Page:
My preliminary data analysis has shown some interesting correlations between animal-animal interactions and animal-plant associations. Clethrionomys and Sorex cinereus are more often captured at the same trap markers than a combination of either one with Peromyscus. I have chosen to concentrate on these three species because they are the most common across the six plots allowing for comparisons. The Aspen Upland is very heterogeneous in microhabitat compared with the Black Spruce Bog or Jackpine Ridge. I have noticed that over the 23- year sampling period the Aspen Upland exhibits the largest percentage of traps with mixed captures whereas the Black Spruce Bog and Jackpine Ridge are selective for individual species. Perhaps this is partly a reflection of the homogeneity and frugality of vegetation types which could be very restrictive or desirable to a certain species. The Black Spruce Bog is a challenging plot because several of the trap sites are particular "hot spots" in terms of numbers captured over the years, yet, adjacent trap sites only 6 or so metres away never captured anything. Since the fire of 1980 approximately 93 percent of the burned standing upper canopy in the Black Spruce Bog has fallen over by this year, 2000, with none of the 7 percent Picea mariana upper canopy that managed to survive two years following the fire (data from Pat Martin's thesis) alive today. The fire-killed trees on this plot are now bare and silver-grey but are still incredibly hard and intact and will take many decades to decompose.

I have also been looking at the data from the other three plots and am busy processing numbers these days. I would like to thank my volunteer visitor/helpers this past season for all their assistance especially when weather and insects were challenging.

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Holly Simpson, a Fourth-Year Honours biology student of Jim Schaefer's at Trent University spent the summer at TBS gathering data on the Northern Flying Squirrel (Glaucomys sabrinus) for her Honours Thesis. The abstract follows:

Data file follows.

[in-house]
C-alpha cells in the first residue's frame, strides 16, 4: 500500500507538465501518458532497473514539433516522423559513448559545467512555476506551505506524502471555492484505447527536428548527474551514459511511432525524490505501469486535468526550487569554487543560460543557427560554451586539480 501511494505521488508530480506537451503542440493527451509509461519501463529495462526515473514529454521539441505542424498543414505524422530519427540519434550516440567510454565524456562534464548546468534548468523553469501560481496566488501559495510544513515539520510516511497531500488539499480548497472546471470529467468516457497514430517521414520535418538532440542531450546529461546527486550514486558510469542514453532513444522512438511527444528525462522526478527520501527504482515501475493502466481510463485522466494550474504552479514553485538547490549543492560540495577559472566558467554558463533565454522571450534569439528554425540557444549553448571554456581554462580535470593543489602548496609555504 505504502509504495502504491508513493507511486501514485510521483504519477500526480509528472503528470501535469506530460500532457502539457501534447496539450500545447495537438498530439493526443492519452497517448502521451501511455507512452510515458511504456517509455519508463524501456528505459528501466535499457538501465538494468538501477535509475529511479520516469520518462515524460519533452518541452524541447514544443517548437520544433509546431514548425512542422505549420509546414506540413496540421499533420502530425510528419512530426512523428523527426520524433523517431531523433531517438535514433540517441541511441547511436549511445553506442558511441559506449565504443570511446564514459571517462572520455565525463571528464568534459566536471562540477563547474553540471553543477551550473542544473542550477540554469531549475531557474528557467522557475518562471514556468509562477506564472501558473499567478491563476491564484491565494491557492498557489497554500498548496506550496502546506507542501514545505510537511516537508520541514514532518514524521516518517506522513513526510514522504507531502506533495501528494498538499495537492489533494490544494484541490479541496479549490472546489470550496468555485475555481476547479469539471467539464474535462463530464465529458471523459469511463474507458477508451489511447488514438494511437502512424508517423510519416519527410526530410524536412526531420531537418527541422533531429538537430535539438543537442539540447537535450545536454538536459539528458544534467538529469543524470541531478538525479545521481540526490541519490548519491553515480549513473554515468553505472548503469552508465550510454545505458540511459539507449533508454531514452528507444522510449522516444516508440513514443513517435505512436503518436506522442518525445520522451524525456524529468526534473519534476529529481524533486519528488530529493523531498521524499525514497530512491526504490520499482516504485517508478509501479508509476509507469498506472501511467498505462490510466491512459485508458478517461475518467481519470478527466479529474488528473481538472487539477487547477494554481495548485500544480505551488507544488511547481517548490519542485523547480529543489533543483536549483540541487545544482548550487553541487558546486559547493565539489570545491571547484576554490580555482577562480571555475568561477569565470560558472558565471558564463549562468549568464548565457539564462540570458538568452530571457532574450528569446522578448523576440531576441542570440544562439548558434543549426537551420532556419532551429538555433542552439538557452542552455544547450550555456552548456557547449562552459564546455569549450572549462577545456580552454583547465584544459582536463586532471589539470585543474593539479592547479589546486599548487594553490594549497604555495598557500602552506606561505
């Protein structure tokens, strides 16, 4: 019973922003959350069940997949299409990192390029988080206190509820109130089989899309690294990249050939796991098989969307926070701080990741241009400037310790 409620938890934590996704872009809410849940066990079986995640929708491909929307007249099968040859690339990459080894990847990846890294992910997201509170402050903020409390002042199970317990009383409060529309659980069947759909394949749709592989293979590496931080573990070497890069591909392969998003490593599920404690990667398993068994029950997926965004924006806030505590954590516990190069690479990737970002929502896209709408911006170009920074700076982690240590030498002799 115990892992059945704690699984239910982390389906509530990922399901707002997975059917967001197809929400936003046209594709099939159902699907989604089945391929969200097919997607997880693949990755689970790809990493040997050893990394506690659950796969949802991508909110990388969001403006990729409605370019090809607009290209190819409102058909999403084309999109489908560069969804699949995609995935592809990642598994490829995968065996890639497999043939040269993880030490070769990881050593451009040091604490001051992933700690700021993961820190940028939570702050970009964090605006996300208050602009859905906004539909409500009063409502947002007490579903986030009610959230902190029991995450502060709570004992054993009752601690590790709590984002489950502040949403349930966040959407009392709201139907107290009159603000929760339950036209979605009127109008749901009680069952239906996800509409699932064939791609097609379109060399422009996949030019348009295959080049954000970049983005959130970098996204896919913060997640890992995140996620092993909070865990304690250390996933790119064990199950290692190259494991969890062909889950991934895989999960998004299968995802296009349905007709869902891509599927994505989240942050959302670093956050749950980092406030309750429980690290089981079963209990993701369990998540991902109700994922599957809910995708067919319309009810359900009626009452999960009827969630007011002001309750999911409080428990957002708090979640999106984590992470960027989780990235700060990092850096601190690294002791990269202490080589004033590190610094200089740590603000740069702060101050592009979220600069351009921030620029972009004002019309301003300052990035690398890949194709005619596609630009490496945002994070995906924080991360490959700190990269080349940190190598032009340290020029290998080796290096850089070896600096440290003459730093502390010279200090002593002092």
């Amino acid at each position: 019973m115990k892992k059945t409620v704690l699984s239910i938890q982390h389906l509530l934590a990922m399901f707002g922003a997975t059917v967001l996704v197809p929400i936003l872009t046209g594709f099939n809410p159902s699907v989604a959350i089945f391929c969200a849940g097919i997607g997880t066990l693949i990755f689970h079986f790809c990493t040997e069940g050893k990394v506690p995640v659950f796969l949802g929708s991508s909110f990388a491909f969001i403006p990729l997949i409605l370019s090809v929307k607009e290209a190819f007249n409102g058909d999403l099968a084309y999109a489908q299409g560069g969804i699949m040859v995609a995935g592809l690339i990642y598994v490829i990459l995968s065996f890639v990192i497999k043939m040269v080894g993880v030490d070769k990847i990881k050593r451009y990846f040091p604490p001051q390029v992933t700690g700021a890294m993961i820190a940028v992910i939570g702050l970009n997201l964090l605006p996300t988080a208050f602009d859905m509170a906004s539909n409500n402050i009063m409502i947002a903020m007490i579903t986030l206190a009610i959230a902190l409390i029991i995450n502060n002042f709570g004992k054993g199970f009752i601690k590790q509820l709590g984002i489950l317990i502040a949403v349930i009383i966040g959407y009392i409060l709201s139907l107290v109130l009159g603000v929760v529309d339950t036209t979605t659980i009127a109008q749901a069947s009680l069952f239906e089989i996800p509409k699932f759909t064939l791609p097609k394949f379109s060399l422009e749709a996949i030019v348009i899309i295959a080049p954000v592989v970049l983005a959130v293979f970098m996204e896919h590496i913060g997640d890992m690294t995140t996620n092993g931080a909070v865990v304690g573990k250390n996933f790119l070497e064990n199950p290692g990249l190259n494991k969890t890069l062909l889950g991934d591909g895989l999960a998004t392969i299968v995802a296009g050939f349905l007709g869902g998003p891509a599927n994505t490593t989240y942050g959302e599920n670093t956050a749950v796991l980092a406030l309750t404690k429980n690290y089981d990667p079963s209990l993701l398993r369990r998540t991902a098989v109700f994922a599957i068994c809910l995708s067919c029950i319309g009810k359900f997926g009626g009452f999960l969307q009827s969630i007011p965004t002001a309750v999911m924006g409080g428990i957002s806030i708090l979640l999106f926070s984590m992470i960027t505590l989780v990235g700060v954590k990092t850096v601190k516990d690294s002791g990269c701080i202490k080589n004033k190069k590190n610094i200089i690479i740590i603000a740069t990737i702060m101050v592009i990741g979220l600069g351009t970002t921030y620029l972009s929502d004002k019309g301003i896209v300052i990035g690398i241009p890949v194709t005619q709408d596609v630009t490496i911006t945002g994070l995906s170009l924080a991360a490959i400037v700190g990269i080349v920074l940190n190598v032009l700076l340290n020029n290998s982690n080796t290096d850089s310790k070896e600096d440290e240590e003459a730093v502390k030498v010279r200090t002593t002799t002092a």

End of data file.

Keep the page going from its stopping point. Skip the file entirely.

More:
Habitat Relationships of Sciurids
in the Continental Taiga.

Literature on the habitat preferences of Northern Flying Squirrel (Glaucomys sabrinus), Red Squirrel (Tamiasciurus hudsonicus) and Least Chipmunk (Tamias minimus) is inconsistent. The present study was conducted in the continental taiga of southeastern Manitoba. The landscape matrix included bog and upland plant communities which were disturbed by an extensive fire in 1980. The purpose of the study was to elucidate some relationships between these three species and the ever-changing environment of the boreal taiga, and to see if these relationships were consistent at different spatial scales. Squirrels were live-trapped during May and June of 1999 (1136 trap sessions) and habitat variables were measured within sites representing old and young bog, and upland plant communities. Density of overstory species and snags by diameter at breast height (dbh) classes were quantified to represent species composition of habitats, while percent cover of coarse woody debris (CWD) and percent cover of vegetation at four strata were estimated within nested microsites of 4m radius around each trap. Patterns of structural and compositional features of the habitat in association with each species were viewed on two scales by combining the data from the microsites into larger units. Results of Canonical Correspondence Analysis (CCA) showed that Glaucomys sabrinus was highly associated with the canopy, mature birch trees (dbh>10cm) at both scales, while habitat relationships for the other two species of Sciuridae are scale-dependent. Tamiasciurus hudsonicus exhibited strong association with mature jack pine (dbh>10cm) at the small scale, and a weaker association with young aspen (dbh<10cm) at the level of the site. Habitat relationships for Tamias minimus were not as apparent, but seem to suggest a preference for disturbed areas. Logistic regression models, based on Principal Components Analysis of the environmental variables, showed significant predictive ability for the occurrence of the two squirrels, but were unreliable for the chipmunk.